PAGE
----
Some of the electronic circuits in an SSD are NAND (“Not AND” logic gate) flash memory that consists of non-volatile NAND transistors. Non-volatile NAND transistors store data as a charge in semiconductors on silicon memory chips arrayed and sometimes stacked on circuit boards. The stacks are called 3D NAND and boast far greater storage capacities because memory cells are stacked on top of one another. Single-level cells (SLC) are the most expensive — but most durable — variety of SSD technology. Adding an additional bit of storage space per cell reduces costs accordingly and every additional bit stored is denoted differently, starting with multi-level cells (MLC), triple-level cells (TLC) and finally quad-level cells (QLC).
Controllers manage all the flash memory cells by telling them what memory to access or manipulate. Additionally, they are responsible for even data distribution and handling garbage collection.
Common form factor-dependent practices are for SSDs to cache requested data with quicker response times, similar to RAM modules. The quicker response time is more desirable when compared to caching hot requests from HDDs that would otherwise have low response times.
SSDs have less power consumption requirements than HDDs because they have no moving components. SSDs also rely on the constant power from the operating device to function. While unpowered SSDs lose data when they are not powered, most SSDs come with a built-in battery which allows the device to idle and maintain data integrity.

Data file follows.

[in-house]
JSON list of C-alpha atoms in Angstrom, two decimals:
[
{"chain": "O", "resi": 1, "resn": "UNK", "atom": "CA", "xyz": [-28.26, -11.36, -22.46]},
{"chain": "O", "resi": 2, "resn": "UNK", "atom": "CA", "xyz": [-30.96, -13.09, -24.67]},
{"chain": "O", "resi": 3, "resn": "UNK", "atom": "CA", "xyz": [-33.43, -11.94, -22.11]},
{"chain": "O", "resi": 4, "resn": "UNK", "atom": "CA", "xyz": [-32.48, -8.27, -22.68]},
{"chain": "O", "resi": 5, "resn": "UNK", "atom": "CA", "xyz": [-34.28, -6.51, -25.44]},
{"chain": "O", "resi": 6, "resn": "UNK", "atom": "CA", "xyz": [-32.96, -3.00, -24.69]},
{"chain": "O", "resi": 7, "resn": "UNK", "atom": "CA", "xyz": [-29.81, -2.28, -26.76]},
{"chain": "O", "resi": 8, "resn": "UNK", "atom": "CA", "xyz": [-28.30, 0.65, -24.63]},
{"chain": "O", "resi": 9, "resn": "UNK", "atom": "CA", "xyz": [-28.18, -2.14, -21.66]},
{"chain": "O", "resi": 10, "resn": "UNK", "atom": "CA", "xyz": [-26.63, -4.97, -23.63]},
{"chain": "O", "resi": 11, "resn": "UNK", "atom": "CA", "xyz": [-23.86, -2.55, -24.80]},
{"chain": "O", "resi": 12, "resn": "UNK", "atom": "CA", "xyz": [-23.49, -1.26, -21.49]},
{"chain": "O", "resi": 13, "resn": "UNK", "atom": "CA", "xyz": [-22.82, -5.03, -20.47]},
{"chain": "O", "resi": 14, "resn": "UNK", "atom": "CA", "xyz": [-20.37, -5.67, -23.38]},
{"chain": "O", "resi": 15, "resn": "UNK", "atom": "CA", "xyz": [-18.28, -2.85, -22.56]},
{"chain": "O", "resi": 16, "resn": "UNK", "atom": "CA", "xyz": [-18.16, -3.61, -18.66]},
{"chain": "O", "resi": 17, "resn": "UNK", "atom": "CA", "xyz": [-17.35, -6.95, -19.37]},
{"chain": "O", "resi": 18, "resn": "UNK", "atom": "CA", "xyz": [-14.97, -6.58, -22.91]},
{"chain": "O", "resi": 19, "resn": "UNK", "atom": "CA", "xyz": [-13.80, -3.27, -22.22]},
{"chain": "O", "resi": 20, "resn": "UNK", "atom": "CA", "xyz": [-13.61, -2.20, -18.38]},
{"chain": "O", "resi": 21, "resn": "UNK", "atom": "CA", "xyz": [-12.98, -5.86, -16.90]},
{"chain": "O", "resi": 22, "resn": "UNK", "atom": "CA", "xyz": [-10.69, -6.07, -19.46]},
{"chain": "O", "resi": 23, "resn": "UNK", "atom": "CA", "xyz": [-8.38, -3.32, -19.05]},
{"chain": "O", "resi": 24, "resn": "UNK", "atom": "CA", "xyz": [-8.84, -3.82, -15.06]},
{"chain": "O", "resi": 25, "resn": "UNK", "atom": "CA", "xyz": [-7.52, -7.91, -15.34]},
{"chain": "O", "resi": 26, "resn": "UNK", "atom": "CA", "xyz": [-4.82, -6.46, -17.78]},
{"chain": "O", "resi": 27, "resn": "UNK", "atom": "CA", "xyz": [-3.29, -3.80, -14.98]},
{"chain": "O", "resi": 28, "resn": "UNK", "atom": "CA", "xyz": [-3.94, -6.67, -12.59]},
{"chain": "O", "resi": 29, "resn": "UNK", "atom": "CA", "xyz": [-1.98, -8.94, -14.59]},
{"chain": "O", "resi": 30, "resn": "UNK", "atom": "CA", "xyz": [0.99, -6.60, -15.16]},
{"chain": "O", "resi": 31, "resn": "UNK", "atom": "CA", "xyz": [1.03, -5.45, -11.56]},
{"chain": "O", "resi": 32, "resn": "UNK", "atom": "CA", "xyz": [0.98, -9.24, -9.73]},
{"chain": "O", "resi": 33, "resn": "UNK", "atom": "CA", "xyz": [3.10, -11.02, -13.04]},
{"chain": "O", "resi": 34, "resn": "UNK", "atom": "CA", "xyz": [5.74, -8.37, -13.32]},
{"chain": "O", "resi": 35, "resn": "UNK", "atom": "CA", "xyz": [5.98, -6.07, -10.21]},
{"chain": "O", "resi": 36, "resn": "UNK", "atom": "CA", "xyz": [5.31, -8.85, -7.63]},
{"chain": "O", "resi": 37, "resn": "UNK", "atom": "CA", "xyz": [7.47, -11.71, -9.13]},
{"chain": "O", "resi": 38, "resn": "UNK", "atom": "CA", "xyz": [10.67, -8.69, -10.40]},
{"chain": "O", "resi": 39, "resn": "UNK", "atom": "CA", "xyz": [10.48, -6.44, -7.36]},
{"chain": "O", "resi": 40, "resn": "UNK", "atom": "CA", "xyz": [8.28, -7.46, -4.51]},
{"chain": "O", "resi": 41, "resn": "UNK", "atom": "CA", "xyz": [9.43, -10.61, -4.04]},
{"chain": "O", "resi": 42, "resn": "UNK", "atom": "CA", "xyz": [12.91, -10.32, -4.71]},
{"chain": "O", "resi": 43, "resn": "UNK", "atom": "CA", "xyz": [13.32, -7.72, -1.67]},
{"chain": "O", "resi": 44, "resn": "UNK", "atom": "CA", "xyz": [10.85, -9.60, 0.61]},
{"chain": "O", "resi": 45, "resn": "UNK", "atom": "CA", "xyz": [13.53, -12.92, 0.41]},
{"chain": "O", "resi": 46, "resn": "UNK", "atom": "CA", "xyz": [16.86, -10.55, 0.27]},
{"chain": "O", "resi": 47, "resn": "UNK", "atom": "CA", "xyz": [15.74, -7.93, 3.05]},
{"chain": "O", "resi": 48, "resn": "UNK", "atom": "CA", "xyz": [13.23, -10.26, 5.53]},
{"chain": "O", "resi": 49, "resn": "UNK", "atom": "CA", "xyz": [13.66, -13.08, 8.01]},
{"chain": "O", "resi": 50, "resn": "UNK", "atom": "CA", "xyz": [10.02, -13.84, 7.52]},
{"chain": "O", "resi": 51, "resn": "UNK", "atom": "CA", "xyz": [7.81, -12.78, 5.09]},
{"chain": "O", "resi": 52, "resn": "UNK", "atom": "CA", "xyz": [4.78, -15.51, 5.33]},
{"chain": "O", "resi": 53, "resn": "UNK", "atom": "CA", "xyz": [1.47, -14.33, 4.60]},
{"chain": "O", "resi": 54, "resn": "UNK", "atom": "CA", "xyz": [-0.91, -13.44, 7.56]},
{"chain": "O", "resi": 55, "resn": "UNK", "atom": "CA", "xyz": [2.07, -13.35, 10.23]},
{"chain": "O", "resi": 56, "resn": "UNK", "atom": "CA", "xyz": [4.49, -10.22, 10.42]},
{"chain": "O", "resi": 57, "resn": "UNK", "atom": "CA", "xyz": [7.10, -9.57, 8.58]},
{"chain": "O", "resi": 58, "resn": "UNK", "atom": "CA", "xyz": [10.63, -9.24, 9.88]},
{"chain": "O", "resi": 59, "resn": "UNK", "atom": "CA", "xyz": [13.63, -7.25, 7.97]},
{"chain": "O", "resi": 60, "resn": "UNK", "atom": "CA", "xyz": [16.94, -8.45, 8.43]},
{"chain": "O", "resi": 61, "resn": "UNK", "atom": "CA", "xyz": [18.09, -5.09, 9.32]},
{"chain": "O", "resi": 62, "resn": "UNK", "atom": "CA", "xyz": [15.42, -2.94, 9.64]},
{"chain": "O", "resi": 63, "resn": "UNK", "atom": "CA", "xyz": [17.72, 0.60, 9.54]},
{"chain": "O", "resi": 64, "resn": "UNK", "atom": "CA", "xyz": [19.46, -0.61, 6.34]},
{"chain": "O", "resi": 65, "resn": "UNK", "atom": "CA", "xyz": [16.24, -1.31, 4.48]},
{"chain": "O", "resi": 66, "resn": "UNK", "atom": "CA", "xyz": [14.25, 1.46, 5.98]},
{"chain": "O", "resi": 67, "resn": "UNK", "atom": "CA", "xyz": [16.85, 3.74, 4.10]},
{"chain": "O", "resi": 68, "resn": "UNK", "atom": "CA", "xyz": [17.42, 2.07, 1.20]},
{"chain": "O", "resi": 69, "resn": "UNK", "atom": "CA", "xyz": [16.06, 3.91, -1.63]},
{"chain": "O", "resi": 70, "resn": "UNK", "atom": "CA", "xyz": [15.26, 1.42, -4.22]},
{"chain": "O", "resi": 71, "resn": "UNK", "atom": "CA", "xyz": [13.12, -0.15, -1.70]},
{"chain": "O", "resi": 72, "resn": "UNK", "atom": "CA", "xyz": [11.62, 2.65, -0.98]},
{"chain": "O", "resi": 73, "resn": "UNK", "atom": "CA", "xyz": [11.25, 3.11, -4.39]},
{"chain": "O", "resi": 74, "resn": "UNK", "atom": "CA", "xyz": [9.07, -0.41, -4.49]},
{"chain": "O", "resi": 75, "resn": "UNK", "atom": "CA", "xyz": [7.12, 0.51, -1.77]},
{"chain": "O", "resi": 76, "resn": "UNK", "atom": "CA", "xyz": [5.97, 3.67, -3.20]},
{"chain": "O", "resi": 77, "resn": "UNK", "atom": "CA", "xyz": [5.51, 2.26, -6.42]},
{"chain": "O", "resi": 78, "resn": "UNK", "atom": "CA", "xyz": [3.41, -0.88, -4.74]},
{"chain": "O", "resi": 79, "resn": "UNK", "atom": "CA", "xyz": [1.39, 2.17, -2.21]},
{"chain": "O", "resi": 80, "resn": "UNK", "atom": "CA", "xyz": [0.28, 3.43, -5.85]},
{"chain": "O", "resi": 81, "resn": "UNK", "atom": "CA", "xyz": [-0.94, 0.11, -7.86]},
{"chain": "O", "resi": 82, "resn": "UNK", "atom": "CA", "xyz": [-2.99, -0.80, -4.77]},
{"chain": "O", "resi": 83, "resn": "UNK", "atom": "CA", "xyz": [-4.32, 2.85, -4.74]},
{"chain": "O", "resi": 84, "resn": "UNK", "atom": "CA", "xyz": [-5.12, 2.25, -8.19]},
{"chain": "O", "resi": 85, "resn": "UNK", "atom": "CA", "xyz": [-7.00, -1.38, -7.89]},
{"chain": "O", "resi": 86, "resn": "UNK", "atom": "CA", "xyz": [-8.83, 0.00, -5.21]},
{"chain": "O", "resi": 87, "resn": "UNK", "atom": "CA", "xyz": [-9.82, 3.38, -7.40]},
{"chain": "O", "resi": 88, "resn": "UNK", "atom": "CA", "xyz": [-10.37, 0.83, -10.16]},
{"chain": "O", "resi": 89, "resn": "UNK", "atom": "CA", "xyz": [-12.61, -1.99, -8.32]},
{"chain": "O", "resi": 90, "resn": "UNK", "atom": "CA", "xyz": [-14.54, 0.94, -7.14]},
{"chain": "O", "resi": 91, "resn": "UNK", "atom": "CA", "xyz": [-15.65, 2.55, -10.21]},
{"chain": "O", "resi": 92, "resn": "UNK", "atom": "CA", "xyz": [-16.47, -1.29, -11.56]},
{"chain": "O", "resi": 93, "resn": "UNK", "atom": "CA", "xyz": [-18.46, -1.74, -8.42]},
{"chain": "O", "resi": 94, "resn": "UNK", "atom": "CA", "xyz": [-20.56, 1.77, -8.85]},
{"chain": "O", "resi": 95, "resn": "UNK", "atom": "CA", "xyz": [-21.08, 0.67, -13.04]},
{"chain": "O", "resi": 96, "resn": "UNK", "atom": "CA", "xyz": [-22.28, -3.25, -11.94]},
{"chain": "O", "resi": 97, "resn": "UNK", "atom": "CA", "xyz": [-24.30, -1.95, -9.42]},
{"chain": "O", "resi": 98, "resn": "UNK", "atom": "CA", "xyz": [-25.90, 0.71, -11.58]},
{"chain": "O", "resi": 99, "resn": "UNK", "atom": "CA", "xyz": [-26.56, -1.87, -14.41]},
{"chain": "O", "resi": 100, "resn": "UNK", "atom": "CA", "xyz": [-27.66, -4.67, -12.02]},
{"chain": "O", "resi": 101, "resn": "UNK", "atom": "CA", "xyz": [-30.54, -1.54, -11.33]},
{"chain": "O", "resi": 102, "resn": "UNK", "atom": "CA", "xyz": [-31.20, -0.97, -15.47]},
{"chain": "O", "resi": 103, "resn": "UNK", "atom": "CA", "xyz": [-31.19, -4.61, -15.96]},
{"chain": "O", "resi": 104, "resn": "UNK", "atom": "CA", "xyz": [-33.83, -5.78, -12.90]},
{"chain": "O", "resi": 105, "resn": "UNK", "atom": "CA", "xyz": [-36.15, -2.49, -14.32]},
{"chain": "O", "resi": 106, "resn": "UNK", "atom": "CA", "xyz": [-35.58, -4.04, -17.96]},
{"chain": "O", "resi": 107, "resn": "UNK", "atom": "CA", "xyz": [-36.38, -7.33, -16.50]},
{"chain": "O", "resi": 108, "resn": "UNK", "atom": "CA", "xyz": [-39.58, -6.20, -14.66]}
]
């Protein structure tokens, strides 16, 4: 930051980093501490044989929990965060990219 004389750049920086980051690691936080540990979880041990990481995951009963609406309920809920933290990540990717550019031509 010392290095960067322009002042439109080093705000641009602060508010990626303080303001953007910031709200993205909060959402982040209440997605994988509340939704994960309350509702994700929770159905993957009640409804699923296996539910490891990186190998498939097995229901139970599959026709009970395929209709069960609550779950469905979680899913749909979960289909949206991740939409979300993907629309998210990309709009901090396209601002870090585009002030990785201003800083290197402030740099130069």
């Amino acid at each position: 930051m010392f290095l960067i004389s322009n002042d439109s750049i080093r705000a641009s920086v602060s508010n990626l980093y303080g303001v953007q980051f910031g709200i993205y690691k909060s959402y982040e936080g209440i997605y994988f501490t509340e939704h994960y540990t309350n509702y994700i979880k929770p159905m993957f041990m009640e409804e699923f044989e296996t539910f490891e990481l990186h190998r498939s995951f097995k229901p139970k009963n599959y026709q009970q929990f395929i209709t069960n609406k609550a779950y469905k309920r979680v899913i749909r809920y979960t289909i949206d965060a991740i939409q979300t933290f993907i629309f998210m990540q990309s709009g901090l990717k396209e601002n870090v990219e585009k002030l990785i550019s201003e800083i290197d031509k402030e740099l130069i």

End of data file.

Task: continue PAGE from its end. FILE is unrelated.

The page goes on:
Hard disk drives vs. solid state drives: A comparison
Each type of storage has benefits and drawbacks. Therefore, a comparison of hard disk drives (HDDs) and solid state drives (SSDs) is needed to determine the best fit for a workload.
A key difference in storage space is that SSDs use flash memory instead of magnetic platters. Newer SSDs have commonly used capacities like 128GB, 256GB, 512GB, 1TB and 2TB. The integrated circuits that reduce the size of the device also increase the storage density.
For the average consumer, the largest SSD to be found is around 8 terabytes. In 2018, Samsung and Toshiba introduced to market 30.72 TB SSDs using the same 2.5-inch form factor but with a 3.5-inch drive thickness using a SAS interface. To show the capabilities of SSDs, Nimbus Data announced and shipped high-capacity 100 TB drives using a SATA interface. SSD technology is constantly being expanded and refined, leaving seemingly endless possibilities.